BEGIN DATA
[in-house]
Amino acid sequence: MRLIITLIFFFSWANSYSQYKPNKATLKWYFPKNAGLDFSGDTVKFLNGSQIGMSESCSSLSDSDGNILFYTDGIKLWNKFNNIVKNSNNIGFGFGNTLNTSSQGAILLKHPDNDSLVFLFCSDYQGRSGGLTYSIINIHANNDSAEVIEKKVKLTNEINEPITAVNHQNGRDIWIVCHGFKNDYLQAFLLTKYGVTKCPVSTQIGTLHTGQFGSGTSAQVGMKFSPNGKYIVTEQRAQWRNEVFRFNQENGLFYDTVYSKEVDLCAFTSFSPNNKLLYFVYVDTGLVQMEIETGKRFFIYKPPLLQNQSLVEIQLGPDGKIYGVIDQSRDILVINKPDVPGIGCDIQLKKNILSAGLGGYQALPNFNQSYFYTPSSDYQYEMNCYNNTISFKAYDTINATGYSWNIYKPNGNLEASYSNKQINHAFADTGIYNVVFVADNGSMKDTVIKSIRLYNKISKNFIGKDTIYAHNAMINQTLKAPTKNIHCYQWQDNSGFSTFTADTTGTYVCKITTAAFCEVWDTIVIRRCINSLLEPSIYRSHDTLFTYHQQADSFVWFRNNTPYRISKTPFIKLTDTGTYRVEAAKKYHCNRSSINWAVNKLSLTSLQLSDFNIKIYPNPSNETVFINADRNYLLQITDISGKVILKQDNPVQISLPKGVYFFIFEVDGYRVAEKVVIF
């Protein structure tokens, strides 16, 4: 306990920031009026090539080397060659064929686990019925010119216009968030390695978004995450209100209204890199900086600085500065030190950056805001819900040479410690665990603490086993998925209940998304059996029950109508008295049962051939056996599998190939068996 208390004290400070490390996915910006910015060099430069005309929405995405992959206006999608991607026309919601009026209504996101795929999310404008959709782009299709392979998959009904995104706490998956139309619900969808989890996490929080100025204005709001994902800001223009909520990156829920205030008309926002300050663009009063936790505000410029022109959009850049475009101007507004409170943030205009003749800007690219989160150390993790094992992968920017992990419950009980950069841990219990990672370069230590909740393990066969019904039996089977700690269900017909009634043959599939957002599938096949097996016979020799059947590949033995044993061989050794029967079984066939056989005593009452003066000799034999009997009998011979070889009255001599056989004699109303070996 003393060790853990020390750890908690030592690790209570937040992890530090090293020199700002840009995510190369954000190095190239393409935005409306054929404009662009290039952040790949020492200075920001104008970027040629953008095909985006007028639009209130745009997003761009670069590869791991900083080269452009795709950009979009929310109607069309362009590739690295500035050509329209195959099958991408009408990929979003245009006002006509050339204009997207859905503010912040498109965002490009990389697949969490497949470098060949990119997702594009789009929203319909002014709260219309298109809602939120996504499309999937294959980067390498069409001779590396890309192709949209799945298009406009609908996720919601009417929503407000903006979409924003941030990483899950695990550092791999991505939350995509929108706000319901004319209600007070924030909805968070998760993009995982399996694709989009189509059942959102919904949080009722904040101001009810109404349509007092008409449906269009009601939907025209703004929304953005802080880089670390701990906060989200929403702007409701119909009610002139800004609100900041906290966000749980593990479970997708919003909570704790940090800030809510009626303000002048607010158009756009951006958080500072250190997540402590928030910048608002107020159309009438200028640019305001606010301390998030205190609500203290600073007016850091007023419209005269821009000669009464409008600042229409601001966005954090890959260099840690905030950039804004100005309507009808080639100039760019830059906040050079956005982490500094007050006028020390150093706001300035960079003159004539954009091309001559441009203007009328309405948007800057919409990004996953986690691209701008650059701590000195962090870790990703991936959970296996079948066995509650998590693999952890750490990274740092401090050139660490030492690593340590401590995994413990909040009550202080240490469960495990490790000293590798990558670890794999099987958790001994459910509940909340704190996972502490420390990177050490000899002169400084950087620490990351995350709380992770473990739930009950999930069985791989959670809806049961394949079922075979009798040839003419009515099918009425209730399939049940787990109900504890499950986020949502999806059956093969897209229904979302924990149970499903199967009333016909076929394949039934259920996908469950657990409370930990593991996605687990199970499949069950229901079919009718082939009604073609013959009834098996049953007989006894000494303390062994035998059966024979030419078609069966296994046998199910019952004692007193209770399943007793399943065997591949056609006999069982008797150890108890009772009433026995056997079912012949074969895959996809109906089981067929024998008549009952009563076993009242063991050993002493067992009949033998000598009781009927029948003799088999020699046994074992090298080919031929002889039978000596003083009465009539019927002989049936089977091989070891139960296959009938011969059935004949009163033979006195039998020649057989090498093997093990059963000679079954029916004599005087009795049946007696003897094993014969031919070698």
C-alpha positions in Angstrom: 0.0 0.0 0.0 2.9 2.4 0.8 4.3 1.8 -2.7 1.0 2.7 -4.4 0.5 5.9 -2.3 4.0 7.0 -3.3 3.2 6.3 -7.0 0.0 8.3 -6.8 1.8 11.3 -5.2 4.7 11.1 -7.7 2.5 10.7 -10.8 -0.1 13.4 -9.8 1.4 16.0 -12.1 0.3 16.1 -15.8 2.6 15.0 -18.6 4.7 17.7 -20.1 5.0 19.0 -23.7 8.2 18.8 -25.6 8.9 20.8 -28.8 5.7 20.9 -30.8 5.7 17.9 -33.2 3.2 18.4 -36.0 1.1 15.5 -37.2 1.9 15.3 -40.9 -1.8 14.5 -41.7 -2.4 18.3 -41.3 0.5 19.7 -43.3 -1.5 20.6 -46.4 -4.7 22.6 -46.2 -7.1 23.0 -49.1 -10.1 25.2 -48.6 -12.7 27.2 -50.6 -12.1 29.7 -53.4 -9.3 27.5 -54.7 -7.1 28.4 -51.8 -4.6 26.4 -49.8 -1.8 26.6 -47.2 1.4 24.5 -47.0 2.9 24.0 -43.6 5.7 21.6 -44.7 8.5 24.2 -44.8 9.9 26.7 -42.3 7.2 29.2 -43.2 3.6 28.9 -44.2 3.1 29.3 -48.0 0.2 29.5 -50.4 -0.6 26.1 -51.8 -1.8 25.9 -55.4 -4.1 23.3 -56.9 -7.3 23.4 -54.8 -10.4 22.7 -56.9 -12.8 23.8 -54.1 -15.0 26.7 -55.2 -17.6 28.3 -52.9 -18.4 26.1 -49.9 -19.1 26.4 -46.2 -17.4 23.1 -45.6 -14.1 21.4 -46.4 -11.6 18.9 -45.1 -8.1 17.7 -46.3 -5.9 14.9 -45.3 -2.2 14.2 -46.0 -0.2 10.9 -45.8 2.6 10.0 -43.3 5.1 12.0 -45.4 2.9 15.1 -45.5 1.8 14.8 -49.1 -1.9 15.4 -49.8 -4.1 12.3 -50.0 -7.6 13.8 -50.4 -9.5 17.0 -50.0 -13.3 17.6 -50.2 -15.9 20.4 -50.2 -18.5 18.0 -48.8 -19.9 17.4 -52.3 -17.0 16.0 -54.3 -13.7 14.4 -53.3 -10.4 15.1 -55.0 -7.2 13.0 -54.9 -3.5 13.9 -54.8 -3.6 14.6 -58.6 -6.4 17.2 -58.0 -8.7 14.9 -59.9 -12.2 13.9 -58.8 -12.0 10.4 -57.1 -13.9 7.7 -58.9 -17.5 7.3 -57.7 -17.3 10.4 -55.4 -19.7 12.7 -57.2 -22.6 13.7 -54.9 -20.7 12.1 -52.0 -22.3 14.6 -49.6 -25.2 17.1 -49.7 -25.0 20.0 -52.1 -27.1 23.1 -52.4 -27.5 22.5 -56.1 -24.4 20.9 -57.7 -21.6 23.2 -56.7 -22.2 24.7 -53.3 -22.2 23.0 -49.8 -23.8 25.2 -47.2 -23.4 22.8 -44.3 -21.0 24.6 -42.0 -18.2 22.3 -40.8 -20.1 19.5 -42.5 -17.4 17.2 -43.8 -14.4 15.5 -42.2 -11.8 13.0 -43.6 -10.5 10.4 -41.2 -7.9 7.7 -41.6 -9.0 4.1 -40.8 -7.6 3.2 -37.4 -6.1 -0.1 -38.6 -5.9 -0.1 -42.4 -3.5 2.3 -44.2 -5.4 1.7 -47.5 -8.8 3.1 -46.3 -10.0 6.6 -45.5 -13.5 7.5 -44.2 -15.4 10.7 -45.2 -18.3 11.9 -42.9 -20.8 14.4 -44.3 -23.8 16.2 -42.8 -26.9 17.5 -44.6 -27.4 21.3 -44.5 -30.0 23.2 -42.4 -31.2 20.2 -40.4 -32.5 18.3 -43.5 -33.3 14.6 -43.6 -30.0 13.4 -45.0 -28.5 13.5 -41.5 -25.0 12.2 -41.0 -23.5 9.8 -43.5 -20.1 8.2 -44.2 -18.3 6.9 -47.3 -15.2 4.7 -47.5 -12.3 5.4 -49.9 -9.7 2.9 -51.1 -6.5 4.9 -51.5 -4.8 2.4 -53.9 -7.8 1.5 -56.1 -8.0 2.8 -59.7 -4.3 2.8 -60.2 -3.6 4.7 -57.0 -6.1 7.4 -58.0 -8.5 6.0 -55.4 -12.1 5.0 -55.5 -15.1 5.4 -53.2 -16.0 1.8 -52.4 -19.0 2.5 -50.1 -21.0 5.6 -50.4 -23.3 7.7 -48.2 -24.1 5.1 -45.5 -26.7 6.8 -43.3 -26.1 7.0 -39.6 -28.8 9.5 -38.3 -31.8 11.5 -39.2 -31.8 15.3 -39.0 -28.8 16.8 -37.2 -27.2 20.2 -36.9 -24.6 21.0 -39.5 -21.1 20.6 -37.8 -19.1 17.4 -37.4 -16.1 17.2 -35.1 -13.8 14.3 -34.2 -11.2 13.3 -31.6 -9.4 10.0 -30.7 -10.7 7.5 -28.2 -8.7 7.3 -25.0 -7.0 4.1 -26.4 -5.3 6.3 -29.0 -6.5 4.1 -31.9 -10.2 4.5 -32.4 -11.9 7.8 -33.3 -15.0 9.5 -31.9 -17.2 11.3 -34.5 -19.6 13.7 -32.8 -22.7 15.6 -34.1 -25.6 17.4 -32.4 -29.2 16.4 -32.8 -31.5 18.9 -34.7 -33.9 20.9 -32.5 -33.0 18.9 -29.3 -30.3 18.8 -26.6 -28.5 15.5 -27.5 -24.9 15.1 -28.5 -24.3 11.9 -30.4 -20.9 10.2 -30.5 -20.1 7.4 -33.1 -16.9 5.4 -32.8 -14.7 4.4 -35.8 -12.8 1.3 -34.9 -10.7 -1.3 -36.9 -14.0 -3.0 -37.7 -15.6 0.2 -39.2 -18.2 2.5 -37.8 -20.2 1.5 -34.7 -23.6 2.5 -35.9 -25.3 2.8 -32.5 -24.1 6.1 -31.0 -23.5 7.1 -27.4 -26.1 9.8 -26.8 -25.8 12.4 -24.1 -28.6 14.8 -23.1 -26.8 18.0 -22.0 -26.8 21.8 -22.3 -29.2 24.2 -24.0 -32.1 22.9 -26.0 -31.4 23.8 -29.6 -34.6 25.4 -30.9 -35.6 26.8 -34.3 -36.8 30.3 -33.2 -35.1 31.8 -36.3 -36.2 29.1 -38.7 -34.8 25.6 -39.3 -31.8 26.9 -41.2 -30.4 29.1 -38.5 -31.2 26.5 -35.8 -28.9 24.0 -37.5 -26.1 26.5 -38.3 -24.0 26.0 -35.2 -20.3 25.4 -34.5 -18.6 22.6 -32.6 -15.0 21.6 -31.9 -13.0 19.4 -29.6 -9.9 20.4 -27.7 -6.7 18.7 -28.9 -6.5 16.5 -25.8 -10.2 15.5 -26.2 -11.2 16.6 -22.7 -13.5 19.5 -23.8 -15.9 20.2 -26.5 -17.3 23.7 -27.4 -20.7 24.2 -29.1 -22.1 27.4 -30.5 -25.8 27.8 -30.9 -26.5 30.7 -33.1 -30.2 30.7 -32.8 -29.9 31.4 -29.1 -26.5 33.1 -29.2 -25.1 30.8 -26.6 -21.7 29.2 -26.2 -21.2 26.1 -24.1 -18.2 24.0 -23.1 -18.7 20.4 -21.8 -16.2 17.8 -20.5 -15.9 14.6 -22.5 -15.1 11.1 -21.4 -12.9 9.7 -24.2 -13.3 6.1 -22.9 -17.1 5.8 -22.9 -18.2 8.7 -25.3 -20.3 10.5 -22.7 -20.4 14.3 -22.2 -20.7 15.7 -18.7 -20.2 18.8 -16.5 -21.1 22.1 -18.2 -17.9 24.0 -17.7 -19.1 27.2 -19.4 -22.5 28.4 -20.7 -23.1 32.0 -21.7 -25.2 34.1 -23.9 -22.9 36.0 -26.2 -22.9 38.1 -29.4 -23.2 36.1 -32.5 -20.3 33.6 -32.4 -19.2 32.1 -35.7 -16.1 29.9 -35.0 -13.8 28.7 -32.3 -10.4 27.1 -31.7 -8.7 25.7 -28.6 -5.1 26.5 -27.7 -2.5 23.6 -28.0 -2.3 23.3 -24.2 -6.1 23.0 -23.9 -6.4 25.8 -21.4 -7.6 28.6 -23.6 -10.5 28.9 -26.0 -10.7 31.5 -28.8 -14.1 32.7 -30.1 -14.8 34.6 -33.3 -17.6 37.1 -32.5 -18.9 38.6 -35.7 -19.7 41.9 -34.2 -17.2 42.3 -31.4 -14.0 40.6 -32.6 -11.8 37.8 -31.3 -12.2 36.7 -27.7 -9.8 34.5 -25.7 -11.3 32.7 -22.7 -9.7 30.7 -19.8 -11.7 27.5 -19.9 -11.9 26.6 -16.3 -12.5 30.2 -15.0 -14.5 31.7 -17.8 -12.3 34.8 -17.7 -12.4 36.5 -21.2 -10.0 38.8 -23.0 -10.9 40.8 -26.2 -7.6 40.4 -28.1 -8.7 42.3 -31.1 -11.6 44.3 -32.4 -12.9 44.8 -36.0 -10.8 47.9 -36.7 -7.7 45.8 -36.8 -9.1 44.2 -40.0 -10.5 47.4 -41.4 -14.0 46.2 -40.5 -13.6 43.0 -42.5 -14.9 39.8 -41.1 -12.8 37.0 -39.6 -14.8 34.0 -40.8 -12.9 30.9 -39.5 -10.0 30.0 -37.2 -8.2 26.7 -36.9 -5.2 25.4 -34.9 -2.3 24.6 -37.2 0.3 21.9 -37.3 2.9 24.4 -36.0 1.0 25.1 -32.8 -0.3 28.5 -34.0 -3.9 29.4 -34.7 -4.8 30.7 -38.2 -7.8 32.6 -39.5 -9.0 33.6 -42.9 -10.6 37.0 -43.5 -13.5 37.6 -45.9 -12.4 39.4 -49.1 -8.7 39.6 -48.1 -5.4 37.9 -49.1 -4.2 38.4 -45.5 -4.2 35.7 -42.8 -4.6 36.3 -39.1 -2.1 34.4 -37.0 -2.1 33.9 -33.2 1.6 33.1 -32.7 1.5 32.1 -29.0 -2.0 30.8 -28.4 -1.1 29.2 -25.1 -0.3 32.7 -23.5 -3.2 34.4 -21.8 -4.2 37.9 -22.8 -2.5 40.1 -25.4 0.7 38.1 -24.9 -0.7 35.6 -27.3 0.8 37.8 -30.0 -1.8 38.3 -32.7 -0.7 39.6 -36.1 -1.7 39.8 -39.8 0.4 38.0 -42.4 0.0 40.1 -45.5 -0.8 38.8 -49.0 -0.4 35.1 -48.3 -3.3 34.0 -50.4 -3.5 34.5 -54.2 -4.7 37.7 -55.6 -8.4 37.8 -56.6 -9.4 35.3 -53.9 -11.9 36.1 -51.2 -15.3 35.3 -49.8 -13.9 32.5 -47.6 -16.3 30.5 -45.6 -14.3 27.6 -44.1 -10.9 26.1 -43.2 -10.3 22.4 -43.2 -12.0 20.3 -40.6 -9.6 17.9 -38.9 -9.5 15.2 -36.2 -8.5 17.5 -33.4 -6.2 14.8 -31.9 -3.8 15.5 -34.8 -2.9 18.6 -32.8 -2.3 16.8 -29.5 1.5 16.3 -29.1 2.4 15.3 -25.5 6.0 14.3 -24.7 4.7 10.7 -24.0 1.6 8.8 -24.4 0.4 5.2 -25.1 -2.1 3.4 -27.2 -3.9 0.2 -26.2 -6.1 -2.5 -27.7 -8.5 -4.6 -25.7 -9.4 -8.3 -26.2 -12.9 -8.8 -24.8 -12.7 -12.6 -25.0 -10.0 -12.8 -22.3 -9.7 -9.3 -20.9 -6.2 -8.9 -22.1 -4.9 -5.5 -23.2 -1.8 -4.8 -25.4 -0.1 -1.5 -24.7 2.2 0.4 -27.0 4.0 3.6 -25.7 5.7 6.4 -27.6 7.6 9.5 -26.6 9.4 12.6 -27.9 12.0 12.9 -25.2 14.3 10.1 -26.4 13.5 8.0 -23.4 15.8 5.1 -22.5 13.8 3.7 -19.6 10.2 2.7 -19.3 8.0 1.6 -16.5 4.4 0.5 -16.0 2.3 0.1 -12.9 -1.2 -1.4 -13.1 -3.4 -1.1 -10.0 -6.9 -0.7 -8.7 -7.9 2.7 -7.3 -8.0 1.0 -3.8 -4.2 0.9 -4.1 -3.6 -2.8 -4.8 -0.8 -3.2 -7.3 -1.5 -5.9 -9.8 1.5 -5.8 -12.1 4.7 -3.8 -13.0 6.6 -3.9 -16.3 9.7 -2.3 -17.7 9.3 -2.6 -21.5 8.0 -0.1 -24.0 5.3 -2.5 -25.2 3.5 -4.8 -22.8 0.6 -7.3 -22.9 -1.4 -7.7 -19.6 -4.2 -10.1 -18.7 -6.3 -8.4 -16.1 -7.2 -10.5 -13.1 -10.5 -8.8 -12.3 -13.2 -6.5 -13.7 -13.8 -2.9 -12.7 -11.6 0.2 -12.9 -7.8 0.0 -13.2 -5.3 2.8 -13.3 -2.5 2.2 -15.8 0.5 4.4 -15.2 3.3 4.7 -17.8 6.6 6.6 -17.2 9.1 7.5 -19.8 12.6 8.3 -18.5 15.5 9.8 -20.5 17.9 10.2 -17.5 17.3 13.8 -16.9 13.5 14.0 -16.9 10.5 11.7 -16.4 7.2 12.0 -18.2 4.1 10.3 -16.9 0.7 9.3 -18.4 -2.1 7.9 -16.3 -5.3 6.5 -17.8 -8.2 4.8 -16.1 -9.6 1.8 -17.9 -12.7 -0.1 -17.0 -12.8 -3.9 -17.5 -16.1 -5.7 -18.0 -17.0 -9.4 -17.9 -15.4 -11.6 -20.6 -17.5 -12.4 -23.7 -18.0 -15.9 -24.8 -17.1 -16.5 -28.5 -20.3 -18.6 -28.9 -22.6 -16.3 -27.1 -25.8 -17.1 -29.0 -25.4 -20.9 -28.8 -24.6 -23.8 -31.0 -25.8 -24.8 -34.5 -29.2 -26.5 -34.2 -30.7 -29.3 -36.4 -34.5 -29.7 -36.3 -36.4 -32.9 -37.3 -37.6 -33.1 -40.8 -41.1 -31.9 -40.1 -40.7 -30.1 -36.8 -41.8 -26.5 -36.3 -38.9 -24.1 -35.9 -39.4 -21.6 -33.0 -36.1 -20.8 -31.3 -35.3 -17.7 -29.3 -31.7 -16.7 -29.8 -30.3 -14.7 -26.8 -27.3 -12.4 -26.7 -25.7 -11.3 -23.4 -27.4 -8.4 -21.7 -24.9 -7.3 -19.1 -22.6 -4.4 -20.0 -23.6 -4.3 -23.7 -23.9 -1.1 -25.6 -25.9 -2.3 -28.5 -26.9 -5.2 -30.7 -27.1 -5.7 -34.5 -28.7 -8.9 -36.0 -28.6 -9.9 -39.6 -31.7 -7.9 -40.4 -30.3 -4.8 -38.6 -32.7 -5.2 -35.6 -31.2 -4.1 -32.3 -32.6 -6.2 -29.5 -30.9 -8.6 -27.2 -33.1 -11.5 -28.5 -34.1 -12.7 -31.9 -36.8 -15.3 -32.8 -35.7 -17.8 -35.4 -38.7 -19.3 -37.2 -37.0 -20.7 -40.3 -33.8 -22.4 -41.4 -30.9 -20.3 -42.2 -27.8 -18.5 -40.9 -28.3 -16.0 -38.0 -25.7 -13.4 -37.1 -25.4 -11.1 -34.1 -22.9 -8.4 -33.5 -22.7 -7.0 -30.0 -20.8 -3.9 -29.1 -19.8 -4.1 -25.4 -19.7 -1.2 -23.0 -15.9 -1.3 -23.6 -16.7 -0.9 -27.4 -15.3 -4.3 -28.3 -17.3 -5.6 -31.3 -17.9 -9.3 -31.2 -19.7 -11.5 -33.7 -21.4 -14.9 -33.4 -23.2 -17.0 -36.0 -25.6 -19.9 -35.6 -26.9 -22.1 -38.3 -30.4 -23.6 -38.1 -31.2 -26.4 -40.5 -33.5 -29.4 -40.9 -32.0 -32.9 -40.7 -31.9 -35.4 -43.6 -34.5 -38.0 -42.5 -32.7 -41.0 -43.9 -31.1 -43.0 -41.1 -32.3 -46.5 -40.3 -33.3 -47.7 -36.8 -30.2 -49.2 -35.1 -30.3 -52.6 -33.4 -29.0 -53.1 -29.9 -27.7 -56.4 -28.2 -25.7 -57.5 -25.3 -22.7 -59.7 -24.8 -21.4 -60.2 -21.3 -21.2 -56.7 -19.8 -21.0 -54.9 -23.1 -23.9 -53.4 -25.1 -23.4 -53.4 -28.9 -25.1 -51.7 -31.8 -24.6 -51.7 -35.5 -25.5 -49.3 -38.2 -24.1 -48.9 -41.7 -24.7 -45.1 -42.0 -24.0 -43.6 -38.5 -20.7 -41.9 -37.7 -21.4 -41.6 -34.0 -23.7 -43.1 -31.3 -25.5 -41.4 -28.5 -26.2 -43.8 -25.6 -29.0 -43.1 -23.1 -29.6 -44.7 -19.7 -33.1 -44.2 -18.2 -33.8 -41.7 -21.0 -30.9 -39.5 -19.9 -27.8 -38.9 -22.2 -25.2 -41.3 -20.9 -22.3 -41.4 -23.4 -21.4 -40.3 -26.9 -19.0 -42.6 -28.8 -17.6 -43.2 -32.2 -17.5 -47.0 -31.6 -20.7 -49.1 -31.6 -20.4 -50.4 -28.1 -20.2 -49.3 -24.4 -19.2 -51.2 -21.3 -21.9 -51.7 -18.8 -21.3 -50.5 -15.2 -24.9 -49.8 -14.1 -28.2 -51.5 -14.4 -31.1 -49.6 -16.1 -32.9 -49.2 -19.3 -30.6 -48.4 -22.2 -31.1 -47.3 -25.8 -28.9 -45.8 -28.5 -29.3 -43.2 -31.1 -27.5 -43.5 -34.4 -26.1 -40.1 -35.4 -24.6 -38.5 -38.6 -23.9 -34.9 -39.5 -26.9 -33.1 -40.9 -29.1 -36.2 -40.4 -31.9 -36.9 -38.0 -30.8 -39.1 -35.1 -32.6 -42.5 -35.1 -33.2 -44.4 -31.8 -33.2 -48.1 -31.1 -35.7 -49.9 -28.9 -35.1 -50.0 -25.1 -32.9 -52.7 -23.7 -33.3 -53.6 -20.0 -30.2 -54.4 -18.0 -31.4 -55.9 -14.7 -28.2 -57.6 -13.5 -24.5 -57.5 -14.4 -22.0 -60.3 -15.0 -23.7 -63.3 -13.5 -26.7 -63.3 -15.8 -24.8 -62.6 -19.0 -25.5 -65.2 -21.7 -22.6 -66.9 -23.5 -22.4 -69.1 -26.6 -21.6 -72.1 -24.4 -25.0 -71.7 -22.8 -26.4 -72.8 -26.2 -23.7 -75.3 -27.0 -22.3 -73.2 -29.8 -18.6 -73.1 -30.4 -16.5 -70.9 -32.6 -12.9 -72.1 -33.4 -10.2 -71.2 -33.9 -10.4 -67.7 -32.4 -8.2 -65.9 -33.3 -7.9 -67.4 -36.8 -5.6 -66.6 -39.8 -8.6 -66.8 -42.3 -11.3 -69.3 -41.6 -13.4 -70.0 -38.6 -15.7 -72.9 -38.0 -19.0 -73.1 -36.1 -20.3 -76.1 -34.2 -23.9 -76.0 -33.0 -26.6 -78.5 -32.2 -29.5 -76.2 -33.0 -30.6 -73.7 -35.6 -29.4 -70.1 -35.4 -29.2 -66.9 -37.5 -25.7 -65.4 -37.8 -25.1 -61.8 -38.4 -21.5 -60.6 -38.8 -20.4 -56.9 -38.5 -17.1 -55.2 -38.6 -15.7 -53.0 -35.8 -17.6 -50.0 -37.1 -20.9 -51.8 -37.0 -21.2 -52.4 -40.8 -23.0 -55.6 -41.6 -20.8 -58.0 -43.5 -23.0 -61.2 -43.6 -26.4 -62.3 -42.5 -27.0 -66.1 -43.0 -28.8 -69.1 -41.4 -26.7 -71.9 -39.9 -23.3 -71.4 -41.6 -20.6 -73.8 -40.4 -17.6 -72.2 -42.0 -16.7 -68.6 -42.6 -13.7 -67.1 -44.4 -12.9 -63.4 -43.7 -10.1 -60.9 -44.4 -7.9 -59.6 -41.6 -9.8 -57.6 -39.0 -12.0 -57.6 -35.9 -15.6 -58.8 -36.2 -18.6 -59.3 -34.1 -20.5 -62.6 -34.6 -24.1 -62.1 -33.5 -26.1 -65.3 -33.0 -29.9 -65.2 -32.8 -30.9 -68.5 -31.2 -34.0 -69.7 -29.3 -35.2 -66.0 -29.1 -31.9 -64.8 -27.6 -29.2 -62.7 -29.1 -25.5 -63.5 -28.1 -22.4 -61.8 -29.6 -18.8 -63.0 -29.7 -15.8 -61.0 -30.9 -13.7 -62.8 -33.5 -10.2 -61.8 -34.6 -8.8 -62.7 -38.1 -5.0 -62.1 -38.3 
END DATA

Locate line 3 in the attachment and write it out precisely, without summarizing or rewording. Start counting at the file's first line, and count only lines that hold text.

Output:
């Protein structure tokens, strides 16, 4: 306990920031009026090539080397060659064929686990019925010119216009968030390695978004995450209100209204890199900086600085500065030190950056805001819900040479410690665990603490086993998925209940998304059996029950109508008295049962051939056996599998190939068996 208390004290400070490390996915910006910015060099430069005309929405995405992959206006999608991607026309919601009026209504996101795929999310404008959709782009299709392979998959009904995104706490998956139309619900969808989890996490929080100025204005709001994902800001223009909520990156829920205030008309926002300050663009009063936790505000410029022109959009850049475009101007507004409170943030205009003749800007690219989160150390993790094992992968920017992990419950009980950069841990219990990672370069230590909740393990066969019904039996089977700690269900017909009634043959599939957002599938096949097996016979020799059947590949033995044993061989050794029967079984066939056989005593009452003066000799034999009997009998011979070889009255001599056989004699109303070996 003393060790853990020390750890908690030592690790209570937040992890530090090293020199700002840009995510190369954000190095190239393409935005409306054929404009662009290039952040790949020492200075920001104008970027040629953008095909985006007028639009209130745009997003761009670069590869791991900083080269452009795709950009979009929310109607069309362009590739690295500035050509329209195959099958991408009408990929979003245009006002006509050339204009997207859905503010912040498109965002490009990389697949969490497949470098060949990119997702594009789009929203319909002014709260219309298109809602939120996504499309999937294959980067390498069409001779590396890309192709949209799945298009406009609908996720919601009417929503407000903006979409924003941030990483899950695990550092791999991505939350995509929108706000319901004319209600007070924030909805968070998760993009995982399996694709989009189509059942959102919904949080009722904040101001009810109404349509007092008409449906269009009601939907025209703004929304953005802080880089670390701990906060989200929403702007409701119909009610002139800004609100900041906290966000749980593990479970997708919003909570704790940090800030809510009626303000002048607010158009756009951006958080500072250190997540402590928030910048608002107020159309009438200028640019305001606010301390998030205190609500203290600073007016850091007023419209005269821009000669009464409008600042229409601001966005954090890959260099840690905030950039804004100005309507009808080639100039760019830059906040050079956005982490500094007050006028020390150093706001300035960079003159004539954009091309001559441009203007009328309405948007800057919409990004996953986690691209701008650059701590000195962090870790990703991936959970296996079948066995509650998590693999952890750490990274740092401090050139660490030492690593340590401590995994413990909040009550202080240490469960495990490790000293590798990558670890794999099987958790001994459910509940909340704190996972502490420390990177050490000899002169400084950087620490990351995350709380992770473990739930009950999930069985791989959670809806049961394949079922075979009798040839003419009515099918009425209730399939049940787990109900504890499950986020949502999806059956093969897209229904979302924990149970499903199967009333016909076929394949039934259920996908469950657990409370930990593991996605687990199970499949069950229901079919009718082939009604073609013959009834098996049953007989006894000494303390062994035998059966024979030419078609069966296994046998199910019952004692007193209770399943007793399943065997591949056609006999069982008797150890108890009772009433026995056997079912012949074969895959996809109906089981067929024998008549009952009563076993009242063991050993002493067992009949033998000598009781009927029948003799088999020699046994074992090298080919031929002889039978000596003083009465009539019927002989049936089977091989070891139960296959009938011969059935004949009163033979006195039998020649057989090498093997093990059963000679079954029916004599005087009795049946007696003897094993014969031919070698």